|The flights were earlier halted following disputes over administration and cost [GALLO/GETTY]|
The US government has said it will resume medical flights for critically injured Haitians to be treated in the US, days after it suspended medical evacuations from the earthquake-devastated country.
The White House said quake victims will be flown out of Haiti early on Monday after it received assurances that additional medical capacity exists in the US and among its international partners for the patients.
“We determined that we can resume these critical flights,” Tommy Vietor, a White House spokesman, said late on Sunday.
“Patients are being identified for transfer, doctors are making sure that it is safe for them to fly, and we are preparing specific in-flight paediatric care aboard the aircraft where needed.”
Millions are in need of food, water and medical care in Port-au-Prince [Reuters]
Vietor said Haiti’s government estimated more than 200,000 people were injured in the magnitude 7 quake on January 12 that killed at least another 200,000.
The White House has said hospitals were running out of space and officials were working to increase capacity in Haiti and the US, as well as aboard the USNS Comfort hospital ship.
The US military had brought hundreds of critically injured Haitians to the US aboard its planes – most to Florida hospitals – before halting the flights on Wednesday amid a dispute over where they should be hospitalised and who should pay the costs.
Before the latest announcement, the medical group Partners in Health transferred three critically-ill children to a hospital in Philadelphia on Sunday using a private jet to bypass the US military’s order to suspend flights.
Al Jazeera’s Monica Villamizar reports on new approach to food distribution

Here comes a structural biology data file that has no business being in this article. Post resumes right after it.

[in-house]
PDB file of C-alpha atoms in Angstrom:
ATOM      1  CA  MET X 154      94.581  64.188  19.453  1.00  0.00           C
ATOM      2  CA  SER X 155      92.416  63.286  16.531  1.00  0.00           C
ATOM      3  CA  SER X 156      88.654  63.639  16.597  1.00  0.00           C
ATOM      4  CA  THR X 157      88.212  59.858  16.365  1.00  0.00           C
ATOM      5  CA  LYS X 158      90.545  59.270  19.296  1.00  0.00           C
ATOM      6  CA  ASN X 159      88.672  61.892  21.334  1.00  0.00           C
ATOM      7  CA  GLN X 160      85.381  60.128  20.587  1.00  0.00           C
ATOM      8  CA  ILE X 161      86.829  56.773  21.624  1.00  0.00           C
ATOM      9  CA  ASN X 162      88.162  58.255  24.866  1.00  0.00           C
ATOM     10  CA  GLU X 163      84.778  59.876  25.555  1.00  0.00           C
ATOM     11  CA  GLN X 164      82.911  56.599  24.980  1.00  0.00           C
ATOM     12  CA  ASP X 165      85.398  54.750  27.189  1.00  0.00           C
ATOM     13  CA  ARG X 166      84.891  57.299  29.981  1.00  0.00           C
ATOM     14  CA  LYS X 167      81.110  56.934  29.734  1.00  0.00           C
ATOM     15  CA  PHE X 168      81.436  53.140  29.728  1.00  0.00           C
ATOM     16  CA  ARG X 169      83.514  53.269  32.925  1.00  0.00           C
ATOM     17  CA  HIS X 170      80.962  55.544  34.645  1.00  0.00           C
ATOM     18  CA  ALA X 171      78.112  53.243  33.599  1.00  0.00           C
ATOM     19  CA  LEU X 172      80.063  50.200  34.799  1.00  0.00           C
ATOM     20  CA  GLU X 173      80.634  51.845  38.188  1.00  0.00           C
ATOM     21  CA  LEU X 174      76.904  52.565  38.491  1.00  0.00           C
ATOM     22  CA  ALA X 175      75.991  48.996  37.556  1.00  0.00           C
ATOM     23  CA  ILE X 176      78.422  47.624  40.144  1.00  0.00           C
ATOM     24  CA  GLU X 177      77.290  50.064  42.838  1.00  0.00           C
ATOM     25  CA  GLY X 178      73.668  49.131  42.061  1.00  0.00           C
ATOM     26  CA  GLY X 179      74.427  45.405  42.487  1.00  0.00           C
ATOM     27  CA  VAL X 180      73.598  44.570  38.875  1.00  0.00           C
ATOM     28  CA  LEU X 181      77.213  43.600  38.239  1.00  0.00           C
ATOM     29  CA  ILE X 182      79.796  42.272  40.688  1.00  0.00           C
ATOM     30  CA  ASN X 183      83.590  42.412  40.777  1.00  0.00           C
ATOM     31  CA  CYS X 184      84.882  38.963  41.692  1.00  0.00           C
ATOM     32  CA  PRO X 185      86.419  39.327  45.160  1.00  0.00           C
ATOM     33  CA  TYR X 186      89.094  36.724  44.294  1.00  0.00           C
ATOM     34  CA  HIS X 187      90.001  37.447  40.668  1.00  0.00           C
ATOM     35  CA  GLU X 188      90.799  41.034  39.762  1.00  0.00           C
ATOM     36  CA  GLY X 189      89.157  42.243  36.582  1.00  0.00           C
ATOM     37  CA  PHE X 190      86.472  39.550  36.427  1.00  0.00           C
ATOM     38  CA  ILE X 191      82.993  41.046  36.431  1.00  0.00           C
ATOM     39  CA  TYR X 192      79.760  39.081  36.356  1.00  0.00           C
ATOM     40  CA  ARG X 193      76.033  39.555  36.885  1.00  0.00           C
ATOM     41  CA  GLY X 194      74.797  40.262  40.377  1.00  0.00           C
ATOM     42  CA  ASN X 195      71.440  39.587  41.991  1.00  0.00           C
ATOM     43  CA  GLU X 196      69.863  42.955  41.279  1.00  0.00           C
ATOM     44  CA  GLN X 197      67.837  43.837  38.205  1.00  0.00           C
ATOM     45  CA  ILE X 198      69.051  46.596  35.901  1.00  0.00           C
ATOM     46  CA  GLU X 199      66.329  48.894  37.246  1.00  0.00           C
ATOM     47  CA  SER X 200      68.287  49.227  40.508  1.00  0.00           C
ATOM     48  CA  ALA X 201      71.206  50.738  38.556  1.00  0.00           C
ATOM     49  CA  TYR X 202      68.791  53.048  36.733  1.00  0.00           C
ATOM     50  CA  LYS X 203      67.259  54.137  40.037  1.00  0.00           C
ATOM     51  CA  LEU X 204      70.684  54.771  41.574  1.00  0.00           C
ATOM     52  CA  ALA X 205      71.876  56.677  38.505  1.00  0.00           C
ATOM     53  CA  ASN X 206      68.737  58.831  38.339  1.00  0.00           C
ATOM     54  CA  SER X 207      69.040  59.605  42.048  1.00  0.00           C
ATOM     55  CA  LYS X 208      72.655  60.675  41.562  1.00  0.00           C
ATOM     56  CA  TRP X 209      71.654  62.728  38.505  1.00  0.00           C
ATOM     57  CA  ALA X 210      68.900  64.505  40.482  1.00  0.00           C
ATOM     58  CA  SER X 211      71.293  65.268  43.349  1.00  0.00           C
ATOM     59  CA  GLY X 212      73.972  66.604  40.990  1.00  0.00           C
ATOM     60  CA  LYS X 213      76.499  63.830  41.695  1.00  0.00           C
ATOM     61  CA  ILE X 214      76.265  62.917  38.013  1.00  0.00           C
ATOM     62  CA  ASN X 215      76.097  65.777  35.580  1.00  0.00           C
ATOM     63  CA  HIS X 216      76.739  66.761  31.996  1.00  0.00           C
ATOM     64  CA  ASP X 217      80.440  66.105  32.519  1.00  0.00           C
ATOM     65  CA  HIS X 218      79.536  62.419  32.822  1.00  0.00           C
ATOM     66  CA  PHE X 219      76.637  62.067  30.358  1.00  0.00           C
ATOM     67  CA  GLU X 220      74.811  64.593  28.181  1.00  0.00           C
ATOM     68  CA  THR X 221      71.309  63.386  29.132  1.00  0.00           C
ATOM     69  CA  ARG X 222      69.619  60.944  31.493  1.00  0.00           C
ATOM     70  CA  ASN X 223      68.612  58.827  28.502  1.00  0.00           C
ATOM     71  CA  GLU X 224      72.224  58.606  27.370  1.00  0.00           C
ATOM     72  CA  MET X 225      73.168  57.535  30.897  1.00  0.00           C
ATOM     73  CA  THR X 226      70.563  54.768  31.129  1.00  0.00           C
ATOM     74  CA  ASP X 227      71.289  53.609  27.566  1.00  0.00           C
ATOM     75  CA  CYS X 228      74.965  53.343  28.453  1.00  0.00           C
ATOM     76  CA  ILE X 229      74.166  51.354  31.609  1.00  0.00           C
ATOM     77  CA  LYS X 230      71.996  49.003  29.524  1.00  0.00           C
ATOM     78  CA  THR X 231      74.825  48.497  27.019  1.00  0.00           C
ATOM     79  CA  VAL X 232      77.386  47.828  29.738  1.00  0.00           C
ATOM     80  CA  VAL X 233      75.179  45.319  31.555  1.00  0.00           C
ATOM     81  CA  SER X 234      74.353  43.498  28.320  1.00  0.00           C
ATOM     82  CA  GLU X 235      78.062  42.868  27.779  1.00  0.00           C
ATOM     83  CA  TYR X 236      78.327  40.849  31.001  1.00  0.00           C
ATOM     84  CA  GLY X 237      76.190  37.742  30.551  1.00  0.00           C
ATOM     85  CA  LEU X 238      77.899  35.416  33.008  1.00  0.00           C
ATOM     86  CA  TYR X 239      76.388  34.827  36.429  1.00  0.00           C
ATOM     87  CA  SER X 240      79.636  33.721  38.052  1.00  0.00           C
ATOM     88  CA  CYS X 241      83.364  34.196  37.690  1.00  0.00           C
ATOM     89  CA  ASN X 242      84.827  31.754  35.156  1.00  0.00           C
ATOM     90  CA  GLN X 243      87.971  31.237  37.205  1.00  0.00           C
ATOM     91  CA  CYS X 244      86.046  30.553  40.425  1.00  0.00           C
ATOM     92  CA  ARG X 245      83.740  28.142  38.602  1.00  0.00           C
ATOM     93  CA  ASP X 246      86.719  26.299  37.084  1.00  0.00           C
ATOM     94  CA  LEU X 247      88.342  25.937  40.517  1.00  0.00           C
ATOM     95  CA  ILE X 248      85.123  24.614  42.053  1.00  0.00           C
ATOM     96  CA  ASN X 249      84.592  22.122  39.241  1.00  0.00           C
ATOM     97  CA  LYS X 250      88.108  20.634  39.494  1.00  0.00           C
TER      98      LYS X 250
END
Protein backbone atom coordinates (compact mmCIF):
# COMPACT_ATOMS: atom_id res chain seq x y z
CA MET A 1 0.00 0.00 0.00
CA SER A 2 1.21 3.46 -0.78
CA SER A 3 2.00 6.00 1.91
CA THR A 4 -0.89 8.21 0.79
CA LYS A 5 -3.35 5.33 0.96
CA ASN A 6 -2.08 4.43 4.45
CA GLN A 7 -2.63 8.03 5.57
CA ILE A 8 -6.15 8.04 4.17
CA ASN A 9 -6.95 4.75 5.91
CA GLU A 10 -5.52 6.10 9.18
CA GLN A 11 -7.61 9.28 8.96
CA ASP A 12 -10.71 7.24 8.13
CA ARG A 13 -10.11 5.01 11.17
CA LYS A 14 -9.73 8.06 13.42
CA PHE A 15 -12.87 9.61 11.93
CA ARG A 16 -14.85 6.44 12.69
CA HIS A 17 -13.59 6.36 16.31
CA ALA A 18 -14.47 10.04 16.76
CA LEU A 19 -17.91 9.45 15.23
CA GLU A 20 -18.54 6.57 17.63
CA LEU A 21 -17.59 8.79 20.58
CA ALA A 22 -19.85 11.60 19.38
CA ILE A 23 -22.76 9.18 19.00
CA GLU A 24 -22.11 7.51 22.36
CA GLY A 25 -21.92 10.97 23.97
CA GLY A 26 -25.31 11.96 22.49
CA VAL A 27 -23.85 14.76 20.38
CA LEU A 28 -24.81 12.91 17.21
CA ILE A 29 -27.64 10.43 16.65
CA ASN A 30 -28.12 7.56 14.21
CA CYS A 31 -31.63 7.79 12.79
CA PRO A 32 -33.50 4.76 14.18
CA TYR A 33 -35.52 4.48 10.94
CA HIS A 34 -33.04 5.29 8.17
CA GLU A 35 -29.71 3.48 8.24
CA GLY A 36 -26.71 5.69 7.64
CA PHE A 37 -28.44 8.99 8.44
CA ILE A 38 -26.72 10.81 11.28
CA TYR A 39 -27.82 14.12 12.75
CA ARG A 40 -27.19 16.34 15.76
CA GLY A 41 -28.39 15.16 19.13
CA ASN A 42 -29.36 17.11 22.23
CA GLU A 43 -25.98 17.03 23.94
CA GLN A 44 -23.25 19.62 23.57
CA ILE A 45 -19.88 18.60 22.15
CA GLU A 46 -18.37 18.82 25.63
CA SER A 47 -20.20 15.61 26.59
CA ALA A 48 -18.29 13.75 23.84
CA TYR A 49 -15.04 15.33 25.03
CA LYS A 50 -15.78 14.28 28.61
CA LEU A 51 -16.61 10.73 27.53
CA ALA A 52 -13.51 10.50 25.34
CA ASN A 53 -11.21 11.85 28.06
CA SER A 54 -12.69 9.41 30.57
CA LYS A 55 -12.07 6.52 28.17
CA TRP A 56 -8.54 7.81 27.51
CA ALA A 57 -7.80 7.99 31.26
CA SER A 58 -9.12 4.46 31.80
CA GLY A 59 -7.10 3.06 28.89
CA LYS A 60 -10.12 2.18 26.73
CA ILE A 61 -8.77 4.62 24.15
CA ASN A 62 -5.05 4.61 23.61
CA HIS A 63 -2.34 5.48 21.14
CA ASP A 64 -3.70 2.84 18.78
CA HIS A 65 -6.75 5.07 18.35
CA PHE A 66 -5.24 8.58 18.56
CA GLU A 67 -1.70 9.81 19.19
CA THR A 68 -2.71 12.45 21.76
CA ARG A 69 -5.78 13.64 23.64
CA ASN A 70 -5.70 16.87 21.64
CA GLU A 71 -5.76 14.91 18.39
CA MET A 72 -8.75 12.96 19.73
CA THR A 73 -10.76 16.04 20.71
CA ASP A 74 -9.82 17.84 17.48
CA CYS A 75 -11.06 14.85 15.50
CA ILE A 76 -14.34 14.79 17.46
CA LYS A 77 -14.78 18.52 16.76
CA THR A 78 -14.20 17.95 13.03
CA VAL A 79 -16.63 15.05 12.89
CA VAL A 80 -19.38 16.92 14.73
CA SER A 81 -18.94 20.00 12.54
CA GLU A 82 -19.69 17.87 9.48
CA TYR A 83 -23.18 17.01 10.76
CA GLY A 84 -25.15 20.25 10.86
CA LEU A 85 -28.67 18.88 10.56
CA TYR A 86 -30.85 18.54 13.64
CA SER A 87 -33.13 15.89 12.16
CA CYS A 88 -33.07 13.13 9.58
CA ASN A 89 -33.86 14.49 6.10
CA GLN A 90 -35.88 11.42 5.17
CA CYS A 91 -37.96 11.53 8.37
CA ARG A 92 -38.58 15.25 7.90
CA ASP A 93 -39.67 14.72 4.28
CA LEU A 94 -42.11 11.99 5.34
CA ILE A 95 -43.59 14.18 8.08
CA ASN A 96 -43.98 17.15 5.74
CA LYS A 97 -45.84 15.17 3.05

In Haiti itself meanwhile aid agencies on Sunday introduced a coupon system to distribute food directly to women, hoping to bring a sense of order to a relief effort hampered by often chaotic food distributions in the capital.
The World Food Programme (WFP) set up 16 new distribution sites where long lines snaked through the city centre at the designated women-only aid stations.
Each woman with a numbered coupon given by relief workers is allowed to collect one 25-kilogramme bag of rice from the distribution points, overseen by hundreds of US troops.
Al Jazeera’s Monica Villamizar reporting from Port-au-Prince says it is too early to say if the new system will work but the separation of men and women at distribution points appears to be a positive move.
Our correspondent said many women were saying they were happy to collect food and felt safer with the more systematic and orderly approach to food distribution.
The WFP and other relief groups have been struggling with huge logistical problems to feed survivors in the earthquake-shattered city, seeking to prevent hungry survivors’ anger over aid delays from erupting into violence.
|Aid agencies hope to smoothen distribution using coupons [Photo: Paul Werdel]|
In recent weeks, some food handouts turned unruly and violent, with mobs of hungry, desperate survivors overwhelming aid workers and their UN peacekeeper escorts.
In some cases, UN troops have used tear gas and Mace spray and fired warning shots to try to restore order, but without proper control, aid workers say children, the sick and elderly often miss out on getting the help they need.
Jacques Montouroy, a spokesman and logistics coordinator for the Catholic Relief Services aid group, said about 1,650 bags of rice were handed out without incident from the back of trucks.
“You have to install discipline… This is the only way for food to trickle down to everybody,” he added.